‘Your war going well?’
‘How are things back at home?’
‘What about a game of golf this afternoon?’
‘Make a fourth at bridge?’
Do you know Rodney?’
‘Have you met Blake?’ (p.83)
The last two questions are, of course, naval jokes since the names could be first names or surnames, but are also the names of distinguished eighteenth-century and seventeenth-century Admirals, and of past and contemporary capital ships.
Thorney is very aware of the danger of his sense of solidarity being seen as sentimental rather than real; in a letter to his wife he does describe sailors as sentimental, but then thinks that ‘he should have qualified it’ (p. 173). After a long period of slow convoy escort duty, the much praised comradeship of the mess deteriorates, so that admiration and realism are both in play: ‘It’s just as well that we have not far to go. Another week and there’d be murder on the mess deck. The surrounding tables have already sent several casualties to sick bay’. (p.176) Even his particular mate, Knocker, falls out with Thorney and for the first time his long unmentioned CW status is held against him:
He thinks me aloof, bored, superior… ‘Never mind Thorney, not much longer to go before you’re an officer… in a few months’ time you’ll have more gold braid than that. And nice sheets to sleep in. And lovely grub. As for us, we’ll get no promotion this side of the [ocean] (p.178).
Thorney is hurt because there is some truth in the facts of the accusation, but disgusted because it is underhand, a breaking of the voluntary social contract he has especially valued:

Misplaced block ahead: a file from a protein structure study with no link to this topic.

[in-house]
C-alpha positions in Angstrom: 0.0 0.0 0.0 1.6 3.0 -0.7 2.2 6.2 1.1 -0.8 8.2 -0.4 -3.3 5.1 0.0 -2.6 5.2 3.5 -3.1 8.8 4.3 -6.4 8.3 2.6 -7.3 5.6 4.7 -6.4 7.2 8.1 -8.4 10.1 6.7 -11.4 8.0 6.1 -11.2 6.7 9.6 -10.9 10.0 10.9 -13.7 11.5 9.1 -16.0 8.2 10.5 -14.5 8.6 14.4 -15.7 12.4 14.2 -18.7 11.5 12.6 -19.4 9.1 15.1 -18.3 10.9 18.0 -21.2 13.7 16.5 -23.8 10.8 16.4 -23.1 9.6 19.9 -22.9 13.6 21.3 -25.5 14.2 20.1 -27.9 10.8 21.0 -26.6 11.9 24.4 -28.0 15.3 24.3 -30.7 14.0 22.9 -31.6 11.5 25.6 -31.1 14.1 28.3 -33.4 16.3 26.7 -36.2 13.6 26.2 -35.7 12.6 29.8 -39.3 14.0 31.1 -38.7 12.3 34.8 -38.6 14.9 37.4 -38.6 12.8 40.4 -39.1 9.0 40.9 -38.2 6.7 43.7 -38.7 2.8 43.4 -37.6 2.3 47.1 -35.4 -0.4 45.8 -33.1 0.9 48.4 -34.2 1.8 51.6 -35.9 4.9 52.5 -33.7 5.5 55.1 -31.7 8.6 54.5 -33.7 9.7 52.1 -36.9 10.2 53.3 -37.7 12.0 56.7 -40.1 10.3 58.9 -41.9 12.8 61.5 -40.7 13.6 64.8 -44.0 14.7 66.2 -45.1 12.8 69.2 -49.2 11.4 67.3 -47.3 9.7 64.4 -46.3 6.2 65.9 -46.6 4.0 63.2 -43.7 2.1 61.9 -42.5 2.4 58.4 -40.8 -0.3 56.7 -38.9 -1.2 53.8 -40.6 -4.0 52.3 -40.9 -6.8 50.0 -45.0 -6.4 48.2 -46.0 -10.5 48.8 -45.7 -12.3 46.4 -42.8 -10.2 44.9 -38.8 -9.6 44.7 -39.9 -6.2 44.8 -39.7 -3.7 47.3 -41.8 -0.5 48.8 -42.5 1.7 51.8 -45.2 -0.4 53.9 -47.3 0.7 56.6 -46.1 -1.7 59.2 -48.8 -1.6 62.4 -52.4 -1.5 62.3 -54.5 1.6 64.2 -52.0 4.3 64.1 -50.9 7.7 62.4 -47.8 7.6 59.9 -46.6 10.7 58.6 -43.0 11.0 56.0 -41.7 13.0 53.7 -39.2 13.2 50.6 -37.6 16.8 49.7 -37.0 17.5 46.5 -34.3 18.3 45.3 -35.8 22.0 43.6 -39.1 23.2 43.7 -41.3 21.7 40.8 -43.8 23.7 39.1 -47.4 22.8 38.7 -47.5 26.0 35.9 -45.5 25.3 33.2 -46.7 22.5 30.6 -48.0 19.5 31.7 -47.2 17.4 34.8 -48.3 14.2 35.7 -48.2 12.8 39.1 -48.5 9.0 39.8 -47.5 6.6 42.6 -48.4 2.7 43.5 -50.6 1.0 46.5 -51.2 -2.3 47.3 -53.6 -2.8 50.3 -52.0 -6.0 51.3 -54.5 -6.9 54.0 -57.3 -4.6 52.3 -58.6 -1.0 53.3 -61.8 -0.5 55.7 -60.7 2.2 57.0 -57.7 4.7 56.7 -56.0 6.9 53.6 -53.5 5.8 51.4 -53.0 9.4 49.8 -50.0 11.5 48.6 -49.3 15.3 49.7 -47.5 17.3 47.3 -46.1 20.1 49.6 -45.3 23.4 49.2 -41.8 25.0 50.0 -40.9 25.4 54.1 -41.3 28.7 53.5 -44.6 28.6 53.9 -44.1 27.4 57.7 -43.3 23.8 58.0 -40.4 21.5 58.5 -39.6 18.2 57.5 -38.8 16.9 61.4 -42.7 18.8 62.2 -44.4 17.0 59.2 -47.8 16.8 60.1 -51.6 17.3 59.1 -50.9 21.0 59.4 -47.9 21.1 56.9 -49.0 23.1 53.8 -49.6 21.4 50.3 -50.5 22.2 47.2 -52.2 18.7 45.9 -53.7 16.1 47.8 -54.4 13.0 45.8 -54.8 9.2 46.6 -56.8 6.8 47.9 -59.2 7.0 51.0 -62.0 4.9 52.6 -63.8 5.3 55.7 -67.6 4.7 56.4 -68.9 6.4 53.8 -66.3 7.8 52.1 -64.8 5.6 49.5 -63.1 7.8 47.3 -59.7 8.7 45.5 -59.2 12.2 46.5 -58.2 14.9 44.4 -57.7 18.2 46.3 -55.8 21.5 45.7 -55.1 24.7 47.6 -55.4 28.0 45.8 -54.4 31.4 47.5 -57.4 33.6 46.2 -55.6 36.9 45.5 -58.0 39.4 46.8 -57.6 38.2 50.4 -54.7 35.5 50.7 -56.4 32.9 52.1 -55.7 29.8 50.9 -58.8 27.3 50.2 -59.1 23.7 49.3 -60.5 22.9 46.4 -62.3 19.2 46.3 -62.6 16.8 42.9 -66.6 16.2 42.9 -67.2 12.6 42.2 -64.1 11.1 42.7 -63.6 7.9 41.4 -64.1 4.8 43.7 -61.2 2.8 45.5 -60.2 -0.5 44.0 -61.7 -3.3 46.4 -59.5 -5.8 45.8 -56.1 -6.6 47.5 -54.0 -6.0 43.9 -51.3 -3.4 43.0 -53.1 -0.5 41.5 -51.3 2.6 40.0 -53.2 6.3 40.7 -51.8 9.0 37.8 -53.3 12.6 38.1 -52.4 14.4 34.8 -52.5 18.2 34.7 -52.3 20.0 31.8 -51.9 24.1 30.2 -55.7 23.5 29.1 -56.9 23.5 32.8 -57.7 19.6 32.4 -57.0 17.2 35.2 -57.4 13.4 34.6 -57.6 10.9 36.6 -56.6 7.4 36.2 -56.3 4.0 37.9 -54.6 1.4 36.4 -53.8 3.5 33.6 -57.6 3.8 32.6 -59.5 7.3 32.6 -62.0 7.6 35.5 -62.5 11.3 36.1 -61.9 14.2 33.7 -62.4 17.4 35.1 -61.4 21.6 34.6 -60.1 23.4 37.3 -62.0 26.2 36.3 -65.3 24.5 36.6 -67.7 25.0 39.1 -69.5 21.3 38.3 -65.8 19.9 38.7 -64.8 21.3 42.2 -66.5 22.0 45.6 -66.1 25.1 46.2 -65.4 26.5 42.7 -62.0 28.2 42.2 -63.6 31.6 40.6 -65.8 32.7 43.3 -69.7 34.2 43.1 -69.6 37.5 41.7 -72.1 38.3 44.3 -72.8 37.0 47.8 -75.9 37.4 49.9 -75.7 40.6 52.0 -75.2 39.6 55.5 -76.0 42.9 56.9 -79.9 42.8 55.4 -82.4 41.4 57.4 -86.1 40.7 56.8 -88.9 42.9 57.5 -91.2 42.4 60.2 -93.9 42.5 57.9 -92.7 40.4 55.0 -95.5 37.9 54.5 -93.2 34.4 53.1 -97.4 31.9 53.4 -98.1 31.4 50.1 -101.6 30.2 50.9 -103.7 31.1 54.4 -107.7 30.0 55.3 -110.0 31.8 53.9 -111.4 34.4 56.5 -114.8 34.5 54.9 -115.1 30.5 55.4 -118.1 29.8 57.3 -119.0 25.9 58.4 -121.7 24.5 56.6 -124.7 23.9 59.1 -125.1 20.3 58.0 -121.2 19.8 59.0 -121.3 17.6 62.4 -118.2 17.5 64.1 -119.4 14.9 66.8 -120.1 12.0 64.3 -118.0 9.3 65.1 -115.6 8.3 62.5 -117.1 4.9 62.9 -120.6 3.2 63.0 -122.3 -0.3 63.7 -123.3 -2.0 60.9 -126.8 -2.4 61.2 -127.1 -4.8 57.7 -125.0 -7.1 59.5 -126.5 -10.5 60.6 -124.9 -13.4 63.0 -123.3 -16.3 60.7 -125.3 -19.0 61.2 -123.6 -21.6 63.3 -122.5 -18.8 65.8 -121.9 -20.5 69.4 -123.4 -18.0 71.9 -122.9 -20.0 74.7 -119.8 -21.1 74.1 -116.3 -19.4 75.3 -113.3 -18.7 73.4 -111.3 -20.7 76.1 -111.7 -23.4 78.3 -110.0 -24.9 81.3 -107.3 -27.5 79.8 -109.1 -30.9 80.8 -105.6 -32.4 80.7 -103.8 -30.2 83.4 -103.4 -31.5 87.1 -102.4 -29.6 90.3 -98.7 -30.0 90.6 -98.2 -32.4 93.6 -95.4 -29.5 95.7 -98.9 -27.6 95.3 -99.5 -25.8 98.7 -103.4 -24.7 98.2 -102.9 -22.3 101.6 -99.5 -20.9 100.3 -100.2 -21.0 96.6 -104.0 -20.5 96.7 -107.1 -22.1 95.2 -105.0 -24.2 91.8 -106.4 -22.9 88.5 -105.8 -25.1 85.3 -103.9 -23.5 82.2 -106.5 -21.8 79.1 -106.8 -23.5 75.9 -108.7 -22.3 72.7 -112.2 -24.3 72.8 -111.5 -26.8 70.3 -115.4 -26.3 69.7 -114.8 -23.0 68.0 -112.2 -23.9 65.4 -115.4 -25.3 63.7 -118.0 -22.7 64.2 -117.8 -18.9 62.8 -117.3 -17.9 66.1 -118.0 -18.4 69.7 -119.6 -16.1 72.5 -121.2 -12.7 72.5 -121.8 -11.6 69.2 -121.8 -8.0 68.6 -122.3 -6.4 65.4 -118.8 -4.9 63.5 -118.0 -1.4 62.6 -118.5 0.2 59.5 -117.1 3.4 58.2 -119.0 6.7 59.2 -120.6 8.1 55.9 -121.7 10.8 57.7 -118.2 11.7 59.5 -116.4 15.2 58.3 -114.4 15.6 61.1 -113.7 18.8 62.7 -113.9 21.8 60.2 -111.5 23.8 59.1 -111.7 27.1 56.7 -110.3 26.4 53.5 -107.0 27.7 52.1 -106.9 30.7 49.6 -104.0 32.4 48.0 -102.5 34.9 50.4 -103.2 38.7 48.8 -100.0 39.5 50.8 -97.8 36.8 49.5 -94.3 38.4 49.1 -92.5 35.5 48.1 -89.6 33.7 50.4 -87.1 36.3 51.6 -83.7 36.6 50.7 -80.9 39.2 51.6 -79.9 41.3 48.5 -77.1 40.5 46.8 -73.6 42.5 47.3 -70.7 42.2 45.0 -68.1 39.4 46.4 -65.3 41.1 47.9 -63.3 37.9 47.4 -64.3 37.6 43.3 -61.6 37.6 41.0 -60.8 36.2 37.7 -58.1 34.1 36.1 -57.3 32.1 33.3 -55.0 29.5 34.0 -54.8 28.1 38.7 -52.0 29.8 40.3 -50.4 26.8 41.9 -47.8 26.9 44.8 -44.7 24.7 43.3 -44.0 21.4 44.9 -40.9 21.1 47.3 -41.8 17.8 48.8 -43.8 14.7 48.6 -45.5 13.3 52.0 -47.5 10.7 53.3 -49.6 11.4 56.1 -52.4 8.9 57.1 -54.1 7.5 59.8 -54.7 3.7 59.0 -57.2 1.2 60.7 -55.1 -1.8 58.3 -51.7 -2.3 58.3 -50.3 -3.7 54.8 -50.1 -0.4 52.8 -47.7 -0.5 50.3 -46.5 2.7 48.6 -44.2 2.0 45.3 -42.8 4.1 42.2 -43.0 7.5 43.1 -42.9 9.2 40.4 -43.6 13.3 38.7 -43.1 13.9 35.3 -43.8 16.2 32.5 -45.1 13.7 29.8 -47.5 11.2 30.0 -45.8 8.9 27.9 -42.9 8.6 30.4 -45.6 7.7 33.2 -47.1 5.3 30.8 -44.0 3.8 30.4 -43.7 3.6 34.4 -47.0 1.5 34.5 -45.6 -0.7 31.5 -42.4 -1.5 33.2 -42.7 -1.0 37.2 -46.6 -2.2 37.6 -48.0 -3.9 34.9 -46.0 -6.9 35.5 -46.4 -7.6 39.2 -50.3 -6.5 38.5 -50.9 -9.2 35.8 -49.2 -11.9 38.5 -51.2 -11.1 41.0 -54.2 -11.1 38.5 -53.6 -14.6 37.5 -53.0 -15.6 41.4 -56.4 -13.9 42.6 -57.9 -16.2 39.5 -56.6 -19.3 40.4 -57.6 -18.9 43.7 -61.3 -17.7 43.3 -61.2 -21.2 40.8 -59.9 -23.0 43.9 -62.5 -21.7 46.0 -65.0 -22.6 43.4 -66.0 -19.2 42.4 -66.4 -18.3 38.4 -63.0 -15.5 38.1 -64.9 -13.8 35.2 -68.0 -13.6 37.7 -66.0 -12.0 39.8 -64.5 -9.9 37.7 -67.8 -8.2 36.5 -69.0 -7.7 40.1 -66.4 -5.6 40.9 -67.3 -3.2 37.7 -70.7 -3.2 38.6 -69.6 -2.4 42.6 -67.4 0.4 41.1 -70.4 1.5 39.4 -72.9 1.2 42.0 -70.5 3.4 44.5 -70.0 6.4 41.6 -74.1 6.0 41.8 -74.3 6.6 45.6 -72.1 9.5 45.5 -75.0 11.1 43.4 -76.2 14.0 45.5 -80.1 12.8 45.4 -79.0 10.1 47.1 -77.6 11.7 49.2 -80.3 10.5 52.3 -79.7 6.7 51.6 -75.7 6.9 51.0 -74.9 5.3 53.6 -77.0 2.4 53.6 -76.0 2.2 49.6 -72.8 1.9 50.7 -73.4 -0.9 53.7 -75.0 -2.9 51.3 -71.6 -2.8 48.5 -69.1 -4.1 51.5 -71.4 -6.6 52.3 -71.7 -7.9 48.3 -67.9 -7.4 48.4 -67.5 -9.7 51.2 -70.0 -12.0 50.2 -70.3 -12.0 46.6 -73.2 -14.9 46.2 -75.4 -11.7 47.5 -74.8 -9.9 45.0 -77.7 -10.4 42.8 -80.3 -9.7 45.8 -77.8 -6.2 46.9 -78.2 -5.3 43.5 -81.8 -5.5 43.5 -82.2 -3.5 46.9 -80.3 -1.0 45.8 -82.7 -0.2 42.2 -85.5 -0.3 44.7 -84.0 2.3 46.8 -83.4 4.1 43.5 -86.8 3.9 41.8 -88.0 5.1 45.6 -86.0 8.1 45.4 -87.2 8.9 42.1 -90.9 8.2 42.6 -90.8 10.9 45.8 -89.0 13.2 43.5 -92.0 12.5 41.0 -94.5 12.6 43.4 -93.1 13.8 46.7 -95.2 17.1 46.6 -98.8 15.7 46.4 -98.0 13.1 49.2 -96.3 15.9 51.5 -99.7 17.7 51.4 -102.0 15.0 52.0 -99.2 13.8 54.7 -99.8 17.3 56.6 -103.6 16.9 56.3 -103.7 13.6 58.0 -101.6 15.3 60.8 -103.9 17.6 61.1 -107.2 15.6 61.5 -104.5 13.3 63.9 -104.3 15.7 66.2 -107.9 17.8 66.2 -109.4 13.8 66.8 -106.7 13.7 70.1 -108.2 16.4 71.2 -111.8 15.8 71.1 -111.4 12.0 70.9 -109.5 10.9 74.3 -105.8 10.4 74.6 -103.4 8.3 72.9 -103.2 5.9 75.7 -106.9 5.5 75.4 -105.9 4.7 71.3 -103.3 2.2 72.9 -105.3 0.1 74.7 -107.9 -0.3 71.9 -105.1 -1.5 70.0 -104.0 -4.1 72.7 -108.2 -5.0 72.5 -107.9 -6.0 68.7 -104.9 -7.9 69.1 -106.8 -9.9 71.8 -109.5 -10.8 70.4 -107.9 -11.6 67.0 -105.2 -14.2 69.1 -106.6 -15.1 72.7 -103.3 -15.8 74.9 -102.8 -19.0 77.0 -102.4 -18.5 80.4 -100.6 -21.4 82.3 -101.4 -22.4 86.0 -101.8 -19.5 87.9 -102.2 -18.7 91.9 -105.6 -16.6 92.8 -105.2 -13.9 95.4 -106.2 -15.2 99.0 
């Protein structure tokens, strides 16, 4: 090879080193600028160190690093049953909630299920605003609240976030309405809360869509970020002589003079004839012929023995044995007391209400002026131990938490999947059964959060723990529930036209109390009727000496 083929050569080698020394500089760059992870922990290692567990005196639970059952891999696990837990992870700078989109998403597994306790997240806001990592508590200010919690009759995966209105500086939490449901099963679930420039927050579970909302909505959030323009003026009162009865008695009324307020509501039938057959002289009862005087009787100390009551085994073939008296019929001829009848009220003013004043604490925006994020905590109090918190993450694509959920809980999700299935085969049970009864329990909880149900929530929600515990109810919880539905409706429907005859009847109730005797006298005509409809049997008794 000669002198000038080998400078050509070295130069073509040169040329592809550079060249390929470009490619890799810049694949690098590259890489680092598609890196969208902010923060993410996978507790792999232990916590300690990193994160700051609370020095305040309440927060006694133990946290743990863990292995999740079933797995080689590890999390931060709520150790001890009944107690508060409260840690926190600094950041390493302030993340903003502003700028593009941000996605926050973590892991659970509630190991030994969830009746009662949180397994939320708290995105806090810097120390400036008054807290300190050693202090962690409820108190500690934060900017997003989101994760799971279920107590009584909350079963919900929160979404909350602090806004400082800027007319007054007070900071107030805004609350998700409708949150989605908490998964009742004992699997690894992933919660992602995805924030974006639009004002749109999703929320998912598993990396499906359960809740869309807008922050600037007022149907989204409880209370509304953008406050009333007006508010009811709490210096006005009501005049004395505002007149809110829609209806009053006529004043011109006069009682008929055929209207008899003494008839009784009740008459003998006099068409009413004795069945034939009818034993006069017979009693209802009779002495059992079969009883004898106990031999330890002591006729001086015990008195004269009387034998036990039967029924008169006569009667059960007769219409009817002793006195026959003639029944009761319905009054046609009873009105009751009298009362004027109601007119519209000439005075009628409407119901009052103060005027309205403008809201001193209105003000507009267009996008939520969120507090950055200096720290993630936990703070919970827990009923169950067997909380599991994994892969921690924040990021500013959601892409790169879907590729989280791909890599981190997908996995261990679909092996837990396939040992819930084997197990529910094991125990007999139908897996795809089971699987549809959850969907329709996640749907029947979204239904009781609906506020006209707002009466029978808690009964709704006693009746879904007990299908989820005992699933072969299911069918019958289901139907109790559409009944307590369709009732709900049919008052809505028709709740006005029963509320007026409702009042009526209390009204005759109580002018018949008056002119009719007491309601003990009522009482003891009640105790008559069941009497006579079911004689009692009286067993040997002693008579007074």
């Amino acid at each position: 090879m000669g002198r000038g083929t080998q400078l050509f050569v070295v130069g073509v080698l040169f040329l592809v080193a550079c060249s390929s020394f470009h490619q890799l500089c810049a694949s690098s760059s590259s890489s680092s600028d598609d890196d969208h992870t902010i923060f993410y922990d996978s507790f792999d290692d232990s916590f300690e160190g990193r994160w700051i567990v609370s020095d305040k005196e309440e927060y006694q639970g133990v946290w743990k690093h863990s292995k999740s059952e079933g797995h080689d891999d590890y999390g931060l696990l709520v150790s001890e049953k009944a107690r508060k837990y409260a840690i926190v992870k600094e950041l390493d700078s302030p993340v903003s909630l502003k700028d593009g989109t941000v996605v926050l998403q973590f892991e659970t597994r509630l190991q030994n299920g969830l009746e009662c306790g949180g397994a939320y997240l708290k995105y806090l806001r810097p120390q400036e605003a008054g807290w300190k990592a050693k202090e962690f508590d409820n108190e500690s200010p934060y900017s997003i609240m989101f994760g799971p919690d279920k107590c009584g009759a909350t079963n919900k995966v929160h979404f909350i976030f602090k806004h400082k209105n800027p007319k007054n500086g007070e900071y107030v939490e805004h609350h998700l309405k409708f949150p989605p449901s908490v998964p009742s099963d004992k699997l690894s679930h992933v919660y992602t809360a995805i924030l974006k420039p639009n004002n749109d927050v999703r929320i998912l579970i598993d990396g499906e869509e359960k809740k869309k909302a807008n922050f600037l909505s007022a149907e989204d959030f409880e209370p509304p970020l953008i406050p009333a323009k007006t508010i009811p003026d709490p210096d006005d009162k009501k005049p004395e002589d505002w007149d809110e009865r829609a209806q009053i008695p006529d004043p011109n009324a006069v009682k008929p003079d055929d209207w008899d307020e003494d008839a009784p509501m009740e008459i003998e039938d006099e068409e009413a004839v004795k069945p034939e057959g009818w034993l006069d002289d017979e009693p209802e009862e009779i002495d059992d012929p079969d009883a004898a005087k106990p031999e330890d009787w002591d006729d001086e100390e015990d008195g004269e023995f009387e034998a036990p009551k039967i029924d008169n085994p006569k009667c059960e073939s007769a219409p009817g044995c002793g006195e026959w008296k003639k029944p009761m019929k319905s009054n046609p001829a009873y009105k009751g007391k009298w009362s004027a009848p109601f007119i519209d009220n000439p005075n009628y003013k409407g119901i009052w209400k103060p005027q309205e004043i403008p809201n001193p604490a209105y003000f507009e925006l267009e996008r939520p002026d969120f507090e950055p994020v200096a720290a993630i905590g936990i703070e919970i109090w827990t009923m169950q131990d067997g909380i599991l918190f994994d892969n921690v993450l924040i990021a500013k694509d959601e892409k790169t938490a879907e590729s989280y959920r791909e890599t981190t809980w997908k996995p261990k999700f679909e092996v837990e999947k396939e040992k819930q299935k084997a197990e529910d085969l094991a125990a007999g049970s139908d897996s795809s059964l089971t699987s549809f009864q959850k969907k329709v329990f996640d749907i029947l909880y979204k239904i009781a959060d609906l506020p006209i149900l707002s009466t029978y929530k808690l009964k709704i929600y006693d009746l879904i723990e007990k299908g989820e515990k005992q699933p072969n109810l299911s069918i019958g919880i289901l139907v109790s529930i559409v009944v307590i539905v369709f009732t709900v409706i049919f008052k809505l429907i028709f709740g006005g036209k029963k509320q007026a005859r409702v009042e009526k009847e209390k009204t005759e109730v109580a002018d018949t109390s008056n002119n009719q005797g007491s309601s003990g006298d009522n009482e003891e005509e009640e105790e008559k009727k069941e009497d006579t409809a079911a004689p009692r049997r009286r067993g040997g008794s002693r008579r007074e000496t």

His tactics sicken me. He is constantly reminding me of something that I’m trying to forget – that in a little while I shall sell them all for a mess of pottage with a little chopped parsley on the top of it. (p.178)
Nevertheless, the final part of the novel returns to the initial sense that the lower deck is a uniquely sociable society, and a possible model for other societies. Thorney knows that his lower deck experience is to come to an end and feels it intensely: ‘there is nothing like them I have ever known or am ever going to experience again …something has happened inside me and I feel a love of them and cannot speak’ (p.183-4). Thorney believes that he at least has learnt some powerful lessons from his experience. An officer talks to Thorney about what he might have learnt as a CW:
His voice is charming. But it is a voice that I know, and it does not reach the inside of my head. I am still listening, I suppose, to the Welshman, the Cockney, the Yorkshireman. These are the voices that I hear most … I am an Ordinary Seaman. I have a broom in one hand and a sponge in the other, orb and sceptre of lowliness (pp.42-3).
Thorney has, for the moment, gone over to the lower deck, and regards himself as having learnt something of great social value. I enjoyed this novel (or novel/documentary?) a great deal. It gives much less of a view from the bridge than Nicholas Monsaratt’s later The Cruel Sea (1951), and is more like J.P.W. Mallalieu’s Very Ordinary Seaman (1944), which also centres on a CW, and which I can also recommend. Like C.S Forester’s The Ship (1943, reviewed by George), both these naval novels made a contribution to ‘the People’s War’, by negotiating, up to a point, male class-differences.